NEW YORK (ETF Expert) -- U.S. stock investors have largely dismissed several market-moving forces from the previous decade. "Decoupling," rising interest rates, the yen carry trade -- many of the most powerful forces in the financial universe have been less relevant because the Federal Reserve is purchasing $85 billion in government and quasi-government bonds.More recently, however, the uncertainties of yesteryear are nipping at the backsides of formerly undeterred bulls. Today, there appears to be acknowledgement that U.S. stocks cannot decouple from foreign stock assets indefinitely. Whereas U.S. stock participants had been fazed by neither Europe's recession nor the underperformance of emerging market equities, the recent deterioration of foreign stocks is beginning to weigh on U.S. shares. Similarly, there seems to be recognition that if the Fed does slow its bond-buying endeavors, interest rates are likely to rise; indeed, Fed tapering chatter sent interest rates significantly higher, causing rate-sensitive assets across the income-producing spectrum to plummet. Even more recently, Japan's unprecedented amount of quantitative easing initially created Japanese stock euphoria. The yen lost roughly 20% of its value, helping the export-dependent economy rebound in the immediate term. Unfortunately for the world at large, those who sold yen to finance higher-yielding and faster-appreciating assets elsewhere are currently caught in a bind. Pressure has mounted to reverse the yen carry trade, such that U.S. stocks are sold to buy back the yen. In other words, carry-trade fears are back. It follows that there are three ETFs that can help an investor determine whether to increase or decrease exposure to U.S. stocks. They include: 1. iShares All-World Excl U.S. ( ACWX). At the time of this feature, U.S. stocks via the S&P 500 are up 14% year-to-date. Non-U.S. equities via ACWX? A mere 2%. The decoupling looks even worse when you investigate emerging markets via Vanguard Emerging Markets ( VWO). The emergers are actually down 10 -- a 2400 basis point discrepancy with the U.S. markets. (See this article.) Nevertheless, ACWX should serve as a premier tracking tool. Its current price rests between its 50-day and 200-day averages, and may have strong support at its 200-day moving average. If ACWX were to break below and hold below its 200-day, long-term trend line, U.S. stocks would have a tough time being a lone ranger in equity land.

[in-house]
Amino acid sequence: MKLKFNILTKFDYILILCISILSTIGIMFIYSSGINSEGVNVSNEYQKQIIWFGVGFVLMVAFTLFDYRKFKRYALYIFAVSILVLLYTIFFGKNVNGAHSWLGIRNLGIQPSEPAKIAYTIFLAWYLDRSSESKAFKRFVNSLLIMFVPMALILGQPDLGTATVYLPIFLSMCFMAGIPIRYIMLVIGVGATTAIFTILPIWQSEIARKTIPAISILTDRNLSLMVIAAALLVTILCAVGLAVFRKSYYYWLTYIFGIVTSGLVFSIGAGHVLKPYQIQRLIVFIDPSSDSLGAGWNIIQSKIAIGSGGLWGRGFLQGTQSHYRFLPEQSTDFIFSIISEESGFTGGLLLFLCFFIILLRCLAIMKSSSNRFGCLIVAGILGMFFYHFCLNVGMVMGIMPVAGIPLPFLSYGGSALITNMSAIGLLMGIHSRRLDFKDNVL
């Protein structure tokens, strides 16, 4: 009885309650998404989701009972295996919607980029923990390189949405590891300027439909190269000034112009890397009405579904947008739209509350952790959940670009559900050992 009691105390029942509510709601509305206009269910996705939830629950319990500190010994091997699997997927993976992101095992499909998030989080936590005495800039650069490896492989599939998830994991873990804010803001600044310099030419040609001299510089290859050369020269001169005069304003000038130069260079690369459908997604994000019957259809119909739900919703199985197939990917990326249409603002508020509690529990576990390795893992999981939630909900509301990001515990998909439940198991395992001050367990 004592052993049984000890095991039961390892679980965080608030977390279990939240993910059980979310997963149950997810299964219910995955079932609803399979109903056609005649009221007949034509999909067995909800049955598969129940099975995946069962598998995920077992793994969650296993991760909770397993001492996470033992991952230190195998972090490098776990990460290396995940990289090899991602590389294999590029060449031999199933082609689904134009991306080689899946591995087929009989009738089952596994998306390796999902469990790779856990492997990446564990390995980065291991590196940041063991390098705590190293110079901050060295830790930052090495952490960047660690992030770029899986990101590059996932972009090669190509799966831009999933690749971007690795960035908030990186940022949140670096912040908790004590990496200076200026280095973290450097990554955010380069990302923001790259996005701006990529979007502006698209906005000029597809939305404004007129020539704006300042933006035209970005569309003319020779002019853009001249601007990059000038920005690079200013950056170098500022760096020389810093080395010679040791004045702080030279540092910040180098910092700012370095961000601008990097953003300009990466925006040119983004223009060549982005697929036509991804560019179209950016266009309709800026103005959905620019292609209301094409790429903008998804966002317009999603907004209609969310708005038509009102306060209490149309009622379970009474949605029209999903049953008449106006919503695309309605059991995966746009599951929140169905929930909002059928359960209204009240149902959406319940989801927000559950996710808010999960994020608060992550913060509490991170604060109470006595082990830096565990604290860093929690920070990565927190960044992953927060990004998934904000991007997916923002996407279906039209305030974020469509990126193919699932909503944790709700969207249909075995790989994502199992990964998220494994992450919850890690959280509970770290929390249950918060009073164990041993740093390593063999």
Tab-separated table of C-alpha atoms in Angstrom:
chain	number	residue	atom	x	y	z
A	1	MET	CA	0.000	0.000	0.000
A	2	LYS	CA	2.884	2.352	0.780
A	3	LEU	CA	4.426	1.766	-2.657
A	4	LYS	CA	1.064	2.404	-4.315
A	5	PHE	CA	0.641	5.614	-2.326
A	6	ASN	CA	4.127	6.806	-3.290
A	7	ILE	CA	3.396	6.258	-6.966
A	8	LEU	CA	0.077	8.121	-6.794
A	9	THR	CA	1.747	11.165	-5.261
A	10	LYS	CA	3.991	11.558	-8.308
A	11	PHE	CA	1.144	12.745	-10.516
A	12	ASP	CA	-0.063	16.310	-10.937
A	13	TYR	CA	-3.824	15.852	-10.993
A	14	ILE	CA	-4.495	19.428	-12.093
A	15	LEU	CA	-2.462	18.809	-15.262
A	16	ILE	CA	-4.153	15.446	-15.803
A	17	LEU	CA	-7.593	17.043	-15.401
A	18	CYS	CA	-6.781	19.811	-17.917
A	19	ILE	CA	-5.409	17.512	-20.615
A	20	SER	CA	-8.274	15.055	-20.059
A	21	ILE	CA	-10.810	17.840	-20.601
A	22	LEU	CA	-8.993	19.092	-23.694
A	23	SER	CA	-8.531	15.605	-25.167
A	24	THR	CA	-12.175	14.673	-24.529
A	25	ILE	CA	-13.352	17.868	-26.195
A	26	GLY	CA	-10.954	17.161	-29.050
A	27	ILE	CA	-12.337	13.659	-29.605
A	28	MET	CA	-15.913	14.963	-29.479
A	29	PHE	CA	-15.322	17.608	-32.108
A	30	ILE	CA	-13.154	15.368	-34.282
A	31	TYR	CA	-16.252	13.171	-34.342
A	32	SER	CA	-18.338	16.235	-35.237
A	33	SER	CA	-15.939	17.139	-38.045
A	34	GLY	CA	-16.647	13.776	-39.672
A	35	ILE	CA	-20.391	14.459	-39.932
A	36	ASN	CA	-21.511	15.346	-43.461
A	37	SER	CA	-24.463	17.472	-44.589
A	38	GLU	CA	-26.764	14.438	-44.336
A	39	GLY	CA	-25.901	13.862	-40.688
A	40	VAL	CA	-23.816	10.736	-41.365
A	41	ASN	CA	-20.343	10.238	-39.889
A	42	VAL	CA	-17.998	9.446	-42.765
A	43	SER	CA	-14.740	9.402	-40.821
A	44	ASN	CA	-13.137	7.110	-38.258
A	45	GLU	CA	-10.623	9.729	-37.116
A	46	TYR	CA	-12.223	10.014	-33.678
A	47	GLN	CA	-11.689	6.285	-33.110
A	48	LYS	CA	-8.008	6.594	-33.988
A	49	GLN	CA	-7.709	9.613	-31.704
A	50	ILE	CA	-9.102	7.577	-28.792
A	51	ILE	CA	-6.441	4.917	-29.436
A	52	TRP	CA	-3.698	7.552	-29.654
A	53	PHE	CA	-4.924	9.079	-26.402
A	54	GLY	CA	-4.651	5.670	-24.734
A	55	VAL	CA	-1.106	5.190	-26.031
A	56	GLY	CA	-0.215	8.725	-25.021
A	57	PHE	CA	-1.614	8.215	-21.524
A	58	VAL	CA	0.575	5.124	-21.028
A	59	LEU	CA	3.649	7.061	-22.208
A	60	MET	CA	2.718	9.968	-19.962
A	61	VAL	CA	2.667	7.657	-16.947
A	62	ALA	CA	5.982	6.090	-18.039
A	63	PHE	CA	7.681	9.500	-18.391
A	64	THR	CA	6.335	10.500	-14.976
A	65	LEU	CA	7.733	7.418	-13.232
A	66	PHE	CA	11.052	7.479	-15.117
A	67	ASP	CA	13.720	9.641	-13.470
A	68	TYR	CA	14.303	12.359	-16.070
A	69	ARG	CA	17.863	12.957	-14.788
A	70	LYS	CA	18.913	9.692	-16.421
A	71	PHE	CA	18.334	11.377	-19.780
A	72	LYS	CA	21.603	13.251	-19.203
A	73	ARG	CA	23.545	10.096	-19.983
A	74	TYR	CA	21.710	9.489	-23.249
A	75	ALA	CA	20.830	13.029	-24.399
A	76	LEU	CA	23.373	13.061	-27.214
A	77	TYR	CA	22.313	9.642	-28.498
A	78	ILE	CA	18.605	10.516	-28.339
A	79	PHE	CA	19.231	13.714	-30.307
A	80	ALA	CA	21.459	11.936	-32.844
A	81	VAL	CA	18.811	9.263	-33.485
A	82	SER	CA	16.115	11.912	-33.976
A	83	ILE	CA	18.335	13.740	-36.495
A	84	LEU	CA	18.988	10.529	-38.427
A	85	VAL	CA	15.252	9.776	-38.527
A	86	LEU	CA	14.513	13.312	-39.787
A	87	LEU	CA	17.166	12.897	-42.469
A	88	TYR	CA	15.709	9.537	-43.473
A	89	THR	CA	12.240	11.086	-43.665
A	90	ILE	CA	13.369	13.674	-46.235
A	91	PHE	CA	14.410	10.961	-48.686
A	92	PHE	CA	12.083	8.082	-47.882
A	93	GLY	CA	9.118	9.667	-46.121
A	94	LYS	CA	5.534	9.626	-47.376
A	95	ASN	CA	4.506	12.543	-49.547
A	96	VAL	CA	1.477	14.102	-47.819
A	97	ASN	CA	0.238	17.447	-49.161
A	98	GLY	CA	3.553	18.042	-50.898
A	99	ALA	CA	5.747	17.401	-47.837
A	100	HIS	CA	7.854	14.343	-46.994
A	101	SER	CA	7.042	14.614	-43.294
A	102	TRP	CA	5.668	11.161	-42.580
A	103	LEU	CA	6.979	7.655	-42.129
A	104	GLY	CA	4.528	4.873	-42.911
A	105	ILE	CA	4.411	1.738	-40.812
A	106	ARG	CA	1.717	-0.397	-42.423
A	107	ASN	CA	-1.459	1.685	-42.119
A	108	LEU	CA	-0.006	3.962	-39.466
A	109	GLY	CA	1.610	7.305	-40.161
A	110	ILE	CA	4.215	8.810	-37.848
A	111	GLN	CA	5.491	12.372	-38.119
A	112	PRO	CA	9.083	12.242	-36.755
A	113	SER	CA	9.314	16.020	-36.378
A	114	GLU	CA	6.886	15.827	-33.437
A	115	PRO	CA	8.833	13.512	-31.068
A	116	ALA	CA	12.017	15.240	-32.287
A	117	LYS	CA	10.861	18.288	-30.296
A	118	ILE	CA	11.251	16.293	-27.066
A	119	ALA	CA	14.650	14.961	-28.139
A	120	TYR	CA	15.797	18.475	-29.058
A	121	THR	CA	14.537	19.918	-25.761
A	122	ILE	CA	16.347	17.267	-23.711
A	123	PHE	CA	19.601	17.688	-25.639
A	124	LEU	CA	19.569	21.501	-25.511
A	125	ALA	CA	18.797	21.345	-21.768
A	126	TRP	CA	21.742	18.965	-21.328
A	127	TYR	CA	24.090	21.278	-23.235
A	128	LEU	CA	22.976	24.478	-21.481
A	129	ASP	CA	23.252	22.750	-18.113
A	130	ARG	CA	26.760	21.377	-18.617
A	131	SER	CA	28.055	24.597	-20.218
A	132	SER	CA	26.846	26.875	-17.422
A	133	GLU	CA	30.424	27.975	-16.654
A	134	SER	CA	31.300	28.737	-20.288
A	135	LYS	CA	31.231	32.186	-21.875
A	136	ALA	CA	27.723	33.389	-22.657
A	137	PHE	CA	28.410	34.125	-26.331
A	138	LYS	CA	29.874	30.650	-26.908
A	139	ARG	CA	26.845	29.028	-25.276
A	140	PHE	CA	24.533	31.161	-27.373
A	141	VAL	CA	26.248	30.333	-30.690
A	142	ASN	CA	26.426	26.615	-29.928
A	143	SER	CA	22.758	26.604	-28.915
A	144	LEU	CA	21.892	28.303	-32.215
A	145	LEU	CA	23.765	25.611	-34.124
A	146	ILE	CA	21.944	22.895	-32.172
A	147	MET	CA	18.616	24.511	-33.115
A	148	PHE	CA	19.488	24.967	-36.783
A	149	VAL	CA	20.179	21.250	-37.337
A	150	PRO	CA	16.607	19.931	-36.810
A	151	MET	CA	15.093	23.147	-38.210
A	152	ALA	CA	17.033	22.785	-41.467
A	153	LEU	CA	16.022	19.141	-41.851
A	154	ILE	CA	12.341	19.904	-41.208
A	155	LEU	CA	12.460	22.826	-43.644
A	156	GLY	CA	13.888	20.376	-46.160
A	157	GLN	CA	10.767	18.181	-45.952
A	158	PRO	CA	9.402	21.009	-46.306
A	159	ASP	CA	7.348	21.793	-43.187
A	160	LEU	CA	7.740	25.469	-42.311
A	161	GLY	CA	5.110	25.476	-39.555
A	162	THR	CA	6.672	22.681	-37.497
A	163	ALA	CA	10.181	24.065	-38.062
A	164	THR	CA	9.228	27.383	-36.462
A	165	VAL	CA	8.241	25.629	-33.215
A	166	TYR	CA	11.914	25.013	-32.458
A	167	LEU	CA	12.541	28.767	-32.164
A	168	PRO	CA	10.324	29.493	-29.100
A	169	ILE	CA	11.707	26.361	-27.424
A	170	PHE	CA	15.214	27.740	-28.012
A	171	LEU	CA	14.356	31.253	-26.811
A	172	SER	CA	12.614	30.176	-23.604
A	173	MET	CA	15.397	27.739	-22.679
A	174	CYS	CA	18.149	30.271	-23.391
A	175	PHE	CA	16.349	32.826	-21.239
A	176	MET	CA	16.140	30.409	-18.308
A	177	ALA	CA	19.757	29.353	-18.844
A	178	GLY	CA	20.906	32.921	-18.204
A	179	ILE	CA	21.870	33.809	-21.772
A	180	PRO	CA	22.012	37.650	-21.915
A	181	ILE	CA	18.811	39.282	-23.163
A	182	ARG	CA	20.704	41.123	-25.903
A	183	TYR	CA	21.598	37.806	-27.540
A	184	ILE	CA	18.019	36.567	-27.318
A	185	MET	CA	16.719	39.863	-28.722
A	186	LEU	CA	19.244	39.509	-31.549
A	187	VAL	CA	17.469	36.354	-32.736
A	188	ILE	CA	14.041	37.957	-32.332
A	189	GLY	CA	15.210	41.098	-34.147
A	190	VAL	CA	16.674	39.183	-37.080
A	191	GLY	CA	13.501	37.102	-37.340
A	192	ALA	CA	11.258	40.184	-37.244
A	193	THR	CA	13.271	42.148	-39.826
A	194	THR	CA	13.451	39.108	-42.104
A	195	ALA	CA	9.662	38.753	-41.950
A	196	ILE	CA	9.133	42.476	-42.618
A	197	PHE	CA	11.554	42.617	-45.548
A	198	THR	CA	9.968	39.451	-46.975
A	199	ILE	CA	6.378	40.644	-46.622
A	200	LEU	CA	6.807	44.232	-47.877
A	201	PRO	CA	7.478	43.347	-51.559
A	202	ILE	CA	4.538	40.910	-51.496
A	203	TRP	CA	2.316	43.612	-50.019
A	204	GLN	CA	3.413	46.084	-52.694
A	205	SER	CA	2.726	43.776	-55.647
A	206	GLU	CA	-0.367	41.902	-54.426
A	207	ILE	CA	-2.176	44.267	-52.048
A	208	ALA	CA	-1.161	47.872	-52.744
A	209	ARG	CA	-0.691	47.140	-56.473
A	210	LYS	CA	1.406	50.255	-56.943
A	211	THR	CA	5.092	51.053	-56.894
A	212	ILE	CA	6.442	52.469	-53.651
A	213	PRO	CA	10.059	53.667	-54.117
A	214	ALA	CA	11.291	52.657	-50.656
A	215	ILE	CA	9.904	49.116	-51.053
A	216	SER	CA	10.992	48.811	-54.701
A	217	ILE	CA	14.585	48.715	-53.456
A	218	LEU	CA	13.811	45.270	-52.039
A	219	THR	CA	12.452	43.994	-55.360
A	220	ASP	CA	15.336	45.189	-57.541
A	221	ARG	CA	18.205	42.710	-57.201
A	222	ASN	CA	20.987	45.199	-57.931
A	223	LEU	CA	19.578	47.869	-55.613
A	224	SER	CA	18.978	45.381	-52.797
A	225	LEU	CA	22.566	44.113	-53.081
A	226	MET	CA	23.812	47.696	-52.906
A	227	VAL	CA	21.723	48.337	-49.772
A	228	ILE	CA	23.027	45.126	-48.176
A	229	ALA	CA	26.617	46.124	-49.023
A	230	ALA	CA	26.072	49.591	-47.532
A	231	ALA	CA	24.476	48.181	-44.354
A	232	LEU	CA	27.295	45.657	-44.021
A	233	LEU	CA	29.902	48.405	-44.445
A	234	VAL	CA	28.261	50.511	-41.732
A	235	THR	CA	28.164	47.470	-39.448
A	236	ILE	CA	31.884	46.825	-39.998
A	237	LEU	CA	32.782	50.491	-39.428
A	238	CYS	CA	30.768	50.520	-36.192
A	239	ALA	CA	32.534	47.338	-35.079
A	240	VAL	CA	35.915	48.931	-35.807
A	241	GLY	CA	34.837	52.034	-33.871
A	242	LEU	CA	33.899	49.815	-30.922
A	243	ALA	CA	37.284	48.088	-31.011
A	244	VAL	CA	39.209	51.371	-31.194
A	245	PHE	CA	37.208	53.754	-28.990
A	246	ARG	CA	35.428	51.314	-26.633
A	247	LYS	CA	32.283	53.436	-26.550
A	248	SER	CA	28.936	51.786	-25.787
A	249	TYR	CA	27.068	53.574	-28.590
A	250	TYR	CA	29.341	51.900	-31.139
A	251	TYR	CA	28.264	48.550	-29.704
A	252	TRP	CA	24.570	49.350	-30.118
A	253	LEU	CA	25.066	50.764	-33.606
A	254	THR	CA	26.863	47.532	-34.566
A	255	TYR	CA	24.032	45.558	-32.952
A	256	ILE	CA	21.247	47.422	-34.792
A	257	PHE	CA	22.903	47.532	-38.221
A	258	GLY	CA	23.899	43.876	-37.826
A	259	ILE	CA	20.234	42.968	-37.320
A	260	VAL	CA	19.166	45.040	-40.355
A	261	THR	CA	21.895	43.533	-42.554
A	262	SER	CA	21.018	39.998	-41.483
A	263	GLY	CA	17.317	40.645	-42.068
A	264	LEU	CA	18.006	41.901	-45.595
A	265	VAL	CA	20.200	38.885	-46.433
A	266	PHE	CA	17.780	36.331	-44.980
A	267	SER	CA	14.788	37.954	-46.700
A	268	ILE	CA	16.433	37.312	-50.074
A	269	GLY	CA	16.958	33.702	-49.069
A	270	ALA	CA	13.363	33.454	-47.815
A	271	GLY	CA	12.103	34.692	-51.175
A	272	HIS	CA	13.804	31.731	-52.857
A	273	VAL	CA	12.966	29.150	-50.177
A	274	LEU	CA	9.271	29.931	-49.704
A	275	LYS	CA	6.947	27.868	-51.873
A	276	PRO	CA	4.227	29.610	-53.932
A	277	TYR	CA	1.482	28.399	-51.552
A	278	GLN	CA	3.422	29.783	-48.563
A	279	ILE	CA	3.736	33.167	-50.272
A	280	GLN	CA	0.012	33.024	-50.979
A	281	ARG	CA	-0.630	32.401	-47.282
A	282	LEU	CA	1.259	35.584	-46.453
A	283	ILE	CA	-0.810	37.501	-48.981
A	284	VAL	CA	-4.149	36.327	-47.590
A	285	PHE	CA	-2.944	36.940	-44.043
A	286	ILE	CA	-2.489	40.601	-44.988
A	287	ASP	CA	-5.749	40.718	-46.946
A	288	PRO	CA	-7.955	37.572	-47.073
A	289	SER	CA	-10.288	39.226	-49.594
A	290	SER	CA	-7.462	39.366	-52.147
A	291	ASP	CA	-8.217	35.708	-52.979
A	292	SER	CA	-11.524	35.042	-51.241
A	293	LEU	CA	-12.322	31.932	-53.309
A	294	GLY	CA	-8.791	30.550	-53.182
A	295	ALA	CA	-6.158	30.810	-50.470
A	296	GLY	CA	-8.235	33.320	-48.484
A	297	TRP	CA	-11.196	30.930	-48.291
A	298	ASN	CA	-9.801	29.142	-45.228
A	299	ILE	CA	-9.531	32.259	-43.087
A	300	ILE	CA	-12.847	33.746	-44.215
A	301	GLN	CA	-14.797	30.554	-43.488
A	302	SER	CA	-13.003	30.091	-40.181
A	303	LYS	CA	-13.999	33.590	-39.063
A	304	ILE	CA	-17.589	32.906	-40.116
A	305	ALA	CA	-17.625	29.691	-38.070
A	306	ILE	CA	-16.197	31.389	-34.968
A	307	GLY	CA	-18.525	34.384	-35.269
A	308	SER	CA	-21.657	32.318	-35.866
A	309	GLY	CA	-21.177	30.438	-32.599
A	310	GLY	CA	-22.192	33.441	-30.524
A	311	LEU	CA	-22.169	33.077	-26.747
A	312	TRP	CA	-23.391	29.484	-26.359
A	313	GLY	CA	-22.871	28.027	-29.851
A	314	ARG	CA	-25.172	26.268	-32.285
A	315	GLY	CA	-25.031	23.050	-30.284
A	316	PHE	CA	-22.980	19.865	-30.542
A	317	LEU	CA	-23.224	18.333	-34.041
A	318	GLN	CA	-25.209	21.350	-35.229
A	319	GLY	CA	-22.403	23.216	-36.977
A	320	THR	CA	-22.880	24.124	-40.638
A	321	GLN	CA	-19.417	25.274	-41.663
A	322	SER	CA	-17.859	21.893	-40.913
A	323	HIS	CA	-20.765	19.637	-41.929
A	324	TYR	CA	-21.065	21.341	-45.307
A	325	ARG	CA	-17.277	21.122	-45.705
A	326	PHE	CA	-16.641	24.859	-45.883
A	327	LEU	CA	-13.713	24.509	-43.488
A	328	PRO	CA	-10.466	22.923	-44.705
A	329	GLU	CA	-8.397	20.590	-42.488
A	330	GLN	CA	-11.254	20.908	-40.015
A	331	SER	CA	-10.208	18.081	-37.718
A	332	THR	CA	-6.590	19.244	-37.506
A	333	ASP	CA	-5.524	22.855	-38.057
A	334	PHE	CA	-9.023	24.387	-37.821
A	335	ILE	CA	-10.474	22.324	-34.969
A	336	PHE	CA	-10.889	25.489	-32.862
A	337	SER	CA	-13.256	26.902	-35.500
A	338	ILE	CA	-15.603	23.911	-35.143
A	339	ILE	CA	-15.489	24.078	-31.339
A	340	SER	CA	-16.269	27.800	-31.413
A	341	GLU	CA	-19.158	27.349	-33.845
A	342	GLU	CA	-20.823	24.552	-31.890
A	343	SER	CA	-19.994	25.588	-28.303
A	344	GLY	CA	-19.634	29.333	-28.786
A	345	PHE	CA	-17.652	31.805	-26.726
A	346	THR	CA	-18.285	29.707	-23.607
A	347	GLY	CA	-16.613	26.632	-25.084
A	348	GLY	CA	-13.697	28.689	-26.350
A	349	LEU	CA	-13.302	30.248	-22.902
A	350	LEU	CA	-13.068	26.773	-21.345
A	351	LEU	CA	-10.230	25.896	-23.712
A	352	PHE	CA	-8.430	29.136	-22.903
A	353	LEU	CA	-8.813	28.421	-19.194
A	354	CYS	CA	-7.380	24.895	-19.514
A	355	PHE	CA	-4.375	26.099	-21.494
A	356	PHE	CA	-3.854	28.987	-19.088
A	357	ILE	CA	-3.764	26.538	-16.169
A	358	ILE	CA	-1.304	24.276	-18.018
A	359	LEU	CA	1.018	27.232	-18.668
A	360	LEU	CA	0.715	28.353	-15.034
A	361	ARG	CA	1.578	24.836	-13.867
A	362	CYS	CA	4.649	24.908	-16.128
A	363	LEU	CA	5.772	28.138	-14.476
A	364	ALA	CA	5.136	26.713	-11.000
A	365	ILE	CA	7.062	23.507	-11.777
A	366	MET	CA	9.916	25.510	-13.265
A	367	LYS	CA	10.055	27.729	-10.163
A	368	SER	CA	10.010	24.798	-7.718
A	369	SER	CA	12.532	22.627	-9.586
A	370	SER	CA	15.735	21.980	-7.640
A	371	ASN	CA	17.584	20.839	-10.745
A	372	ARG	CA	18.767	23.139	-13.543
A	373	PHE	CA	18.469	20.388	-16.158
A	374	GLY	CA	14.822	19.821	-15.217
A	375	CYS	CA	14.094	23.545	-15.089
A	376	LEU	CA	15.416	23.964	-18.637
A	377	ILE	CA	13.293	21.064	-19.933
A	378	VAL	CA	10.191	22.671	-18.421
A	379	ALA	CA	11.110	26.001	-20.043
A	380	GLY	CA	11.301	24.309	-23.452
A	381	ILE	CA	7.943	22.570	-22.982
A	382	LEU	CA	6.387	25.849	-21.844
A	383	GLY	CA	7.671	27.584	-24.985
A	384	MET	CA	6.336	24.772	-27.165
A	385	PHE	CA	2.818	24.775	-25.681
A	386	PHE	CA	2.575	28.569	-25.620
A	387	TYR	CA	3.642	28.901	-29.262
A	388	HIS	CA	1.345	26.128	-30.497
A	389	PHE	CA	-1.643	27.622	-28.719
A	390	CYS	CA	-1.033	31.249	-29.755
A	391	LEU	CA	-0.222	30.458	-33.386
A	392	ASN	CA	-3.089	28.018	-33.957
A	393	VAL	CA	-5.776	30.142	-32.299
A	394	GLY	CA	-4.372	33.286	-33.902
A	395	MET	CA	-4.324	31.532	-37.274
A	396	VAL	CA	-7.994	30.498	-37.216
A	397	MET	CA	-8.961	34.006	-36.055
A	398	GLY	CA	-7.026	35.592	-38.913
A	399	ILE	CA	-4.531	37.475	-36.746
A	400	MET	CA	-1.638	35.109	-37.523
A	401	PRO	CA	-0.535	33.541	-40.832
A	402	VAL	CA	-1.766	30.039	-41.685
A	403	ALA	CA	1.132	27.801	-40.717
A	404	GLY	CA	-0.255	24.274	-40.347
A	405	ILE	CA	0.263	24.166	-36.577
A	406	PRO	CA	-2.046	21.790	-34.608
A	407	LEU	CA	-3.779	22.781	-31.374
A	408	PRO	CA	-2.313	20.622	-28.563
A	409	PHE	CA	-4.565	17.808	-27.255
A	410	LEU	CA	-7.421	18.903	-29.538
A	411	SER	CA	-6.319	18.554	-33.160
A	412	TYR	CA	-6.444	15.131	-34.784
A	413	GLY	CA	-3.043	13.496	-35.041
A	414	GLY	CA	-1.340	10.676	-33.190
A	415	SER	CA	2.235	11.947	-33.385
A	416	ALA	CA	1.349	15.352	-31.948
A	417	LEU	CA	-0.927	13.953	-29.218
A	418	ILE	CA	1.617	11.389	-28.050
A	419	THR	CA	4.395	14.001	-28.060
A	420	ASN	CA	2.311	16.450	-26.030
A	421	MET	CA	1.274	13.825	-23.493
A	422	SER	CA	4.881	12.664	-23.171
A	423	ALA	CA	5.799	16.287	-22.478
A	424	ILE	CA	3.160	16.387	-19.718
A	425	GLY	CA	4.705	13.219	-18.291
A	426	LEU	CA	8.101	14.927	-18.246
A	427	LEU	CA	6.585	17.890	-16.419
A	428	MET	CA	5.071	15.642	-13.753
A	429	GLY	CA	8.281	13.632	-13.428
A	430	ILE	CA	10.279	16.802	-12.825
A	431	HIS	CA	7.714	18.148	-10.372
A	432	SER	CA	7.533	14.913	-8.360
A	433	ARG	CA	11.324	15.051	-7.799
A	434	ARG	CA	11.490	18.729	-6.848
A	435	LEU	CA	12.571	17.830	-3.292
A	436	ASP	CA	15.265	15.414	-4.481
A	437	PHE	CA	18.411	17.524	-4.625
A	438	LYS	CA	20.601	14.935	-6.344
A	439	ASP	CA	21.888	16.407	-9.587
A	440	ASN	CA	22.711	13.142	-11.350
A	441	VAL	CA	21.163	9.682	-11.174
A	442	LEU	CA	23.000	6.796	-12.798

2. CurrencyShares Japanese Yen Trust ( FXY). The greenback is the world's reserve currency. That said, the impact of a volatile yen cannot be underestimated. When the yen is falling, many are inclined to buy stocks and higher-yielding investments. Dramatic spikes in the yen, however, lead others to sell first and ask questions another day. The dramatic decline in the yen since November 2012 has boosted demand for U.S. stocks and U.S. high-yielders. The mid-May turnaround, however, has resulted in FXY climbing above its 50-day moving average. If FXY gathers more steam and reaches its 200-day, U.S. stocks are likely to suffer an increase in selling pressure.
3. iShares Barclays 7-10 Year Treasury ( IEF). This exchange-traded indicator may be the granddaddy of them all. For an entire year, IEF had tested lows of 105, always recovering and always sending yields lower. In the last few weeks, IEF broke through 105 on the downside; this corresponded to the highest 10-year yields that traders can recall seeing in the last 12 months. Ben Bernanke speaks to Congress on June 19. If the markets via IEF interpret his comments as dovish, the brief blip below 105 may be forgotten. In contrast, if IEF interprets the chairman's commentary as hawkish, the 10-year yield could spike above 2.25% and send IEF to fresh 52-week lows. Such an event would likely cause investors to sell stocks in a hurry. Follow @etfexpert This article was written by an independent contributor, separate from TheStreet's regular news coverage.